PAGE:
Because of a recent decision by the Pennsylvania Superior Court, many gay couples who had used adoption as a legal strategy will now be able to get married. Here’s how it works.
Prior to the 2014 ruling that invalidated Pennsylvania’s Defense of Marriage Act, gay couples in Pennsylvania frequently used adoption as a means of protecting inheritance rights. However, under state laws, a person could not marry someone he had adopted, so those same couples had to seek to have their adoptions dissolved before they could marry. Many of them ran into obstacles, as judges frequently held that the state’s adoption laws did not allow for the termination or dissolution of an adoption, absent a showing of fraud or misrepresentation.
In a decision handed down on Wednesday, December 21, the state’s high court ruled that Pennsylvania allows an “unopposed annulment or revocation of an adult adoption.” The parties to the lawsuit, who have been in a committed relationship since 1970, are a 69-year-old man and his 80-year-old partner. They had asked the Allegheny County Court of Common Pleas to dissolve their adoption in June of 2015, but the court said it lacked the authority to do so under state law.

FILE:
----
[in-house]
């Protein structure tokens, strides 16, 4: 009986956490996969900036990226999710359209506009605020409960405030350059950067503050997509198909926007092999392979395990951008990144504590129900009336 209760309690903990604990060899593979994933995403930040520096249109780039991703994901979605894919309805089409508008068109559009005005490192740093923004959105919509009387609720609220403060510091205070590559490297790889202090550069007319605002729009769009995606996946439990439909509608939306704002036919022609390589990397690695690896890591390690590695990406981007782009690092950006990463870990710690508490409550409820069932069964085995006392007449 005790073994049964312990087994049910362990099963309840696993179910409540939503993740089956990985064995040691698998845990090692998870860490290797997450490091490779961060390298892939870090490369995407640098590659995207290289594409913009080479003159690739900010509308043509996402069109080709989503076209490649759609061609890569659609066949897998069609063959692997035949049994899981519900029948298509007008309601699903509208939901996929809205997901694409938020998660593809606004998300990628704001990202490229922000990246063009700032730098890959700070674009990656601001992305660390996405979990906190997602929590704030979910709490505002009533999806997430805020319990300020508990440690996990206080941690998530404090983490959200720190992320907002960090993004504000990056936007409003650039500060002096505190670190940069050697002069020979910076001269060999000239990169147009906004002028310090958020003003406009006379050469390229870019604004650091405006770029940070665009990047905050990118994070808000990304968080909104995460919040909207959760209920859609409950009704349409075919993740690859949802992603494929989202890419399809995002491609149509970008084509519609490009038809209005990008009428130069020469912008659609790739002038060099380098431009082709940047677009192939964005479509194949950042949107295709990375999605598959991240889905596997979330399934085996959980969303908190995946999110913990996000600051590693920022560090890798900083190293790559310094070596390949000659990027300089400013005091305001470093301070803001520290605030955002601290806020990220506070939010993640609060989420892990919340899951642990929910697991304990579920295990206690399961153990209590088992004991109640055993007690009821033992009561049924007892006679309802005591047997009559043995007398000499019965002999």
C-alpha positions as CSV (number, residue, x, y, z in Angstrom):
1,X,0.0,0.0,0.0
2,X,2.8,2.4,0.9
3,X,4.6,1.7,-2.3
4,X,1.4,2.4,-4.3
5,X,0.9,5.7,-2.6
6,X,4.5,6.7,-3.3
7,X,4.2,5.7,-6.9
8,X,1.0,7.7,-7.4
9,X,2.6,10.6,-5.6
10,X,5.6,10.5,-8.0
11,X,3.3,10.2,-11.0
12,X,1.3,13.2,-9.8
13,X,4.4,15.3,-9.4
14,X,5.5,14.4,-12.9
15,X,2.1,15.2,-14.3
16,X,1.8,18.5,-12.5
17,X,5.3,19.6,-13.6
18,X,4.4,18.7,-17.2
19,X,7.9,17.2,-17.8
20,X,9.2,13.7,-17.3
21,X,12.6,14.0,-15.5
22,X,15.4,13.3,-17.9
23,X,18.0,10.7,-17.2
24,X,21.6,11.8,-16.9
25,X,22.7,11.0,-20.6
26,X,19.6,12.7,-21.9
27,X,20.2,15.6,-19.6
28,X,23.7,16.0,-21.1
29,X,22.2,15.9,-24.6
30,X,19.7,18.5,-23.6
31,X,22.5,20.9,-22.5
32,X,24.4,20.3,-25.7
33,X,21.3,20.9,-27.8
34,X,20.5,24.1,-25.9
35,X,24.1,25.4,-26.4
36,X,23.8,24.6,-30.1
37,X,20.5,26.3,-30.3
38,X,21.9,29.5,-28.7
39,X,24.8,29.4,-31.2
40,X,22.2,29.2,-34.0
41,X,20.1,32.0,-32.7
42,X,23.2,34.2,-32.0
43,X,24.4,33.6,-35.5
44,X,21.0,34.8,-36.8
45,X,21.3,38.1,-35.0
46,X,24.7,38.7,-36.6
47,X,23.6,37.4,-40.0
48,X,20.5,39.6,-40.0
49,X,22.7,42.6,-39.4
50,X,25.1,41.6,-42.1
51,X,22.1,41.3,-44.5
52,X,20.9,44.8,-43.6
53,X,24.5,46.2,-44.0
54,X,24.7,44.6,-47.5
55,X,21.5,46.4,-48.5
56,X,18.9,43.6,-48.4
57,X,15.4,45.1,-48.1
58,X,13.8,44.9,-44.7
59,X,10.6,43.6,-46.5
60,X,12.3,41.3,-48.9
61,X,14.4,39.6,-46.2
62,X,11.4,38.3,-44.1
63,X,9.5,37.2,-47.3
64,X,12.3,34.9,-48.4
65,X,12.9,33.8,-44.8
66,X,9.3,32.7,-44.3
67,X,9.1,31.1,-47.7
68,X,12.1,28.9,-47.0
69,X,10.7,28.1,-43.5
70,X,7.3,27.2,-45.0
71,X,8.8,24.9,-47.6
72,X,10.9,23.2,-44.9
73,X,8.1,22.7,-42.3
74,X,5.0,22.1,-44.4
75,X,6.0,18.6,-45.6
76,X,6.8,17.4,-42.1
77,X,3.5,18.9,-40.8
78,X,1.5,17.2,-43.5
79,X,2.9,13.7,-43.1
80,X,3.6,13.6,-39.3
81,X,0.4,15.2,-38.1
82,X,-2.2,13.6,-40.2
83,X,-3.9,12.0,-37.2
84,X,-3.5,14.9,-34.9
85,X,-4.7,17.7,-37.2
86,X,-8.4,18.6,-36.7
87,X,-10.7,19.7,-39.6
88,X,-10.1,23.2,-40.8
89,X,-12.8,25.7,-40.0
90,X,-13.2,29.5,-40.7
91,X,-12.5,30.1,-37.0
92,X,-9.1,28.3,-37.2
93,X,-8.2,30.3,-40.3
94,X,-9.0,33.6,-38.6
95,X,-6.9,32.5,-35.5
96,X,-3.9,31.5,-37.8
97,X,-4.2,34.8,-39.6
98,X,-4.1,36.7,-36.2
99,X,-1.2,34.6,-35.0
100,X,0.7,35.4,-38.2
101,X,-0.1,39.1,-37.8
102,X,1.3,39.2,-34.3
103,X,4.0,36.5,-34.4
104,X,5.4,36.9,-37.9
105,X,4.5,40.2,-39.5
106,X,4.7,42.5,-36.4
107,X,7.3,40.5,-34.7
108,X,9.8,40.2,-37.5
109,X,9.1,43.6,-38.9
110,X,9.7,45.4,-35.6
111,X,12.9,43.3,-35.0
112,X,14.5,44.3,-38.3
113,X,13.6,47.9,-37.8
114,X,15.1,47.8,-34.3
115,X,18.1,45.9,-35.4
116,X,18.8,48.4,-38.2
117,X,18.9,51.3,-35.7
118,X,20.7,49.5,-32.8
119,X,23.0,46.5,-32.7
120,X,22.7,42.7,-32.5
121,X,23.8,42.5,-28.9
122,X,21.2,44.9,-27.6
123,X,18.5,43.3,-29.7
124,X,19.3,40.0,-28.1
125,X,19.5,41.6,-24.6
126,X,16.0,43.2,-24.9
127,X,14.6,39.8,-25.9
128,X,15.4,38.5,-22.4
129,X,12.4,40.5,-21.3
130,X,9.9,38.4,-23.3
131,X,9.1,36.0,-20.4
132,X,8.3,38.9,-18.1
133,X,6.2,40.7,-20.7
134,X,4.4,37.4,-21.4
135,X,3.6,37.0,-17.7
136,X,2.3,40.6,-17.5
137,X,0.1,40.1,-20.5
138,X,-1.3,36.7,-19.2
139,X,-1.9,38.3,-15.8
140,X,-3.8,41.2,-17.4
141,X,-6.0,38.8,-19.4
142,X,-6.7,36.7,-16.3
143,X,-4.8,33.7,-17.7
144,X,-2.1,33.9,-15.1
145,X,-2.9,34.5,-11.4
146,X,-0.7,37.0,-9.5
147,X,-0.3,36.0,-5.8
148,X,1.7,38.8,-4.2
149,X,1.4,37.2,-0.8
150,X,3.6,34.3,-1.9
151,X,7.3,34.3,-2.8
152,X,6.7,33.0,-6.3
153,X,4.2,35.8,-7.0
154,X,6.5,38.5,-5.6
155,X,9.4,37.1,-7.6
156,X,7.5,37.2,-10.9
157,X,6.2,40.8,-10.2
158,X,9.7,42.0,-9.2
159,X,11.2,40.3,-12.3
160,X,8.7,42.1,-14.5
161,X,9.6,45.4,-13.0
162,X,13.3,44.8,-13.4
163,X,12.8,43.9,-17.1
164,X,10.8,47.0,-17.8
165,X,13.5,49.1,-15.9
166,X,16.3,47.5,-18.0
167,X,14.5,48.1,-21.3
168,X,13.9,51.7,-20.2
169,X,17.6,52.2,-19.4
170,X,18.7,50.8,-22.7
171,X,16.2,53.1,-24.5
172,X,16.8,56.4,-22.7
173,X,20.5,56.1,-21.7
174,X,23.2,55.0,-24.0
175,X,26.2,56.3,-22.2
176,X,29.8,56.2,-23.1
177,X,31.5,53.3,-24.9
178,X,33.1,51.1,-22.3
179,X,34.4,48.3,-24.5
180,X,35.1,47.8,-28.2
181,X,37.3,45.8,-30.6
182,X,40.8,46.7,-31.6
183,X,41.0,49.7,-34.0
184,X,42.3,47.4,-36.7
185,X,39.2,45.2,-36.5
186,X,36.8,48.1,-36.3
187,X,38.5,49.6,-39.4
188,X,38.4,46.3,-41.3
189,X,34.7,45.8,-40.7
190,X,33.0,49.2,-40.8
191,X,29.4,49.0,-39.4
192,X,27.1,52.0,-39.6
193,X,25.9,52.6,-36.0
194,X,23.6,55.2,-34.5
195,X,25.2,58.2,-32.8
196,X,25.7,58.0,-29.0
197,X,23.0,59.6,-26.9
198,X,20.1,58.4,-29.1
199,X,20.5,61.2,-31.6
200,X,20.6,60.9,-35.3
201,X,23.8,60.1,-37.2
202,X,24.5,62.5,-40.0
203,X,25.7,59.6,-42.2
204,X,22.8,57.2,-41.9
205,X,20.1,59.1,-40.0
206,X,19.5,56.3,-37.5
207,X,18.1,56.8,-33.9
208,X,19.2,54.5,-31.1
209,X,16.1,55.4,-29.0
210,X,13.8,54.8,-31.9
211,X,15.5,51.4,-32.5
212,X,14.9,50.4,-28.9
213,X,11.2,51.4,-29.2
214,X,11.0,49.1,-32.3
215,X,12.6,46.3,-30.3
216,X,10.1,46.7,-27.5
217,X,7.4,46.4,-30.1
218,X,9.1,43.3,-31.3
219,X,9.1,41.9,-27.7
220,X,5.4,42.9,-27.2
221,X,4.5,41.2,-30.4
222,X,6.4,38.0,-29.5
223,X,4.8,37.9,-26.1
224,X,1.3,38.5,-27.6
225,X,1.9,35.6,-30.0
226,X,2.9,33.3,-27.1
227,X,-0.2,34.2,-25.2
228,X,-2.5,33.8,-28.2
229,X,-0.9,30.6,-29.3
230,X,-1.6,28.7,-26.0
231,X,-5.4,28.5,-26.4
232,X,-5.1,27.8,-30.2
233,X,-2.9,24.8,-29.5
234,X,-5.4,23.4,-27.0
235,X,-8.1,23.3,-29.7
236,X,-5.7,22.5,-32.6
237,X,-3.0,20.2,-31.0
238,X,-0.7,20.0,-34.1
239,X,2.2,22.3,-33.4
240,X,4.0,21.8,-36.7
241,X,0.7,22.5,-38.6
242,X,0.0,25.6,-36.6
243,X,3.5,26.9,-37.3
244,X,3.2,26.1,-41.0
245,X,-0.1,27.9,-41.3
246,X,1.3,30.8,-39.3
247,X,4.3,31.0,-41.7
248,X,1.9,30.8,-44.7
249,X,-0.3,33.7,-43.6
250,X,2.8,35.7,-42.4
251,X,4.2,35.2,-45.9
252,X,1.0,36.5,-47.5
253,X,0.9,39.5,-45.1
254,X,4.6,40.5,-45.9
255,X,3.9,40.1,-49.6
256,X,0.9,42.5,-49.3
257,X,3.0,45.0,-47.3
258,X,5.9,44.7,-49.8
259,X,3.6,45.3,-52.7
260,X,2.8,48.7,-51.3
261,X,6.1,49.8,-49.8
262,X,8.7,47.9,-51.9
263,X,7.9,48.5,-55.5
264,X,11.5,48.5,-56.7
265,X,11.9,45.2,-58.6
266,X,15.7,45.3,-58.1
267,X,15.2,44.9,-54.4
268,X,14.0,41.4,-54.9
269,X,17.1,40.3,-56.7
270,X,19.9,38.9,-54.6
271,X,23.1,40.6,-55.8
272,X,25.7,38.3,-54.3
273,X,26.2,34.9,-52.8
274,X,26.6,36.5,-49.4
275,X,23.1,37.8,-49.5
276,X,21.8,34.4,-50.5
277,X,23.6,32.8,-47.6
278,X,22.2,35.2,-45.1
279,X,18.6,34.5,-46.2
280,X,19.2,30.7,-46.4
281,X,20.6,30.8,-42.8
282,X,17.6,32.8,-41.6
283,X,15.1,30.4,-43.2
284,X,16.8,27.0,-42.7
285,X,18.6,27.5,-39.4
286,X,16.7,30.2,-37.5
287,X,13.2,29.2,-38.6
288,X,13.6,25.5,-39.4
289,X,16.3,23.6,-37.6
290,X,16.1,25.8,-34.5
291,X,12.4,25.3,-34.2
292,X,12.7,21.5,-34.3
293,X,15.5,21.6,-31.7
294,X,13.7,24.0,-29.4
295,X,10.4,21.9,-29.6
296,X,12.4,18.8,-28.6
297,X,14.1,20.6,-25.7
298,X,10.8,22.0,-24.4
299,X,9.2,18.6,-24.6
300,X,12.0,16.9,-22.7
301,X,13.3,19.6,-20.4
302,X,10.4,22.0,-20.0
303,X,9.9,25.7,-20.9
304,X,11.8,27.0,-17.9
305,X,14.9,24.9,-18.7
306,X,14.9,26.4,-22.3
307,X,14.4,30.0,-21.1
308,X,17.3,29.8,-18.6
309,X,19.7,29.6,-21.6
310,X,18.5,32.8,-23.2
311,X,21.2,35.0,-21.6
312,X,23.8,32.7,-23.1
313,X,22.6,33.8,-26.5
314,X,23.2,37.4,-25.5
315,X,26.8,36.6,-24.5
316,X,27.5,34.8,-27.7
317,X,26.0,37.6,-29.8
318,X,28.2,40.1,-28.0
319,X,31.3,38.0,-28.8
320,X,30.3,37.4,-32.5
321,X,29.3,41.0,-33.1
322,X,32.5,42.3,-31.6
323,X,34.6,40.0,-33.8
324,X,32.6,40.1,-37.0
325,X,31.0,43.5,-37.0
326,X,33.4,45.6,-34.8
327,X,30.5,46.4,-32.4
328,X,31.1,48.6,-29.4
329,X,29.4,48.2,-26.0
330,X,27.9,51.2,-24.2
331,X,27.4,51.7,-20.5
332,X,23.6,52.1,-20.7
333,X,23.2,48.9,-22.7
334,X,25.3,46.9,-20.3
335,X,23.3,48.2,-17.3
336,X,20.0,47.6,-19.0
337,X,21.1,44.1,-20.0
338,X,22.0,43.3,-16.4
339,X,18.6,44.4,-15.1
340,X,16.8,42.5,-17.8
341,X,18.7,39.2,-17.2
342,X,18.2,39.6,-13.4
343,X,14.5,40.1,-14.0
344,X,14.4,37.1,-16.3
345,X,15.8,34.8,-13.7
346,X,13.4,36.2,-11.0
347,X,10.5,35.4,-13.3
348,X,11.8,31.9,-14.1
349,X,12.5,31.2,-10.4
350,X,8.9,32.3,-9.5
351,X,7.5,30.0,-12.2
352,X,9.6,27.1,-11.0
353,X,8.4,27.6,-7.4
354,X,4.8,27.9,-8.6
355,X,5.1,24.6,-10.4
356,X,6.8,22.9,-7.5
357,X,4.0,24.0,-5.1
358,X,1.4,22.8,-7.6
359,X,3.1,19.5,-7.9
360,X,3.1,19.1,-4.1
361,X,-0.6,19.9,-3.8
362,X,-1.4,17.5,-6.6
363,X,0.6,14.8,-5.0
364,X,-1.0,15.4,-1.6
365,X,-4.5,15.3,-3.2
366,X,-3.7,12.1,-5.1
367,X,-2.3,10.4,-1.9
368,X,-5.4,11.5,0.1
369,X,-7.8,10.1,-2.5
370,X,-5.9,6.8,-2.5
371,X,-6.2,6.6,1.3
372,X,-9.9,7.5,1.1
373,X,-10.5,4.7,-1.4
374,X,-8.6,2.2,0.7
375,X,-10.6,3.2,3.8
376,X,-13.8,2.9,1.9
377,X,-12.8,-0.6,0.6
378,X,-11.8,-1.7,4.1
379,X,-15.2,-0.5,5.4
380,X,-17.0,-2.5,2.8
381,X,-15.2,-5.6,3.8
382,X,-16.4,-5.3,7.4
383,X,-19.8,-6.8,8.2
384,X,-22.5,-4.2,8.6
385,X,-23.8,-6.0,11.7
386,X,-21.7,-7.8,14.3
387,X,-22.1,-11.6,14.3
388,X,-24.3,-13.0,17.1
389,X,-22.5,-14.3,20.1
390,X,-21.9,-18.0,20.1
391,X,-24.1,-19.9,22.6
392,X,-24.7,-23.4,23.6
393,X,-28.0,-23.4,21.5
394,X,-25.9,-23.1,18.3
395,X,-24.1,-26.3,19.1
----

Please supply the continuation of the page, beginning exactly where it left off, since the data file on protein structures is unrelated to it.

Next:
The court acknowledged that other states, with similar adoption provisions, had permitted adult adoptions to be dissolved under similar circumstances. The court remanded the matter to the Allegheny Court of Common Pleas with instructions to terminate the adoption, so that the parties can get married. The parties to the lawsuit said they thought the matter was a lost cause, as the high court had taken a long time to return a decision.
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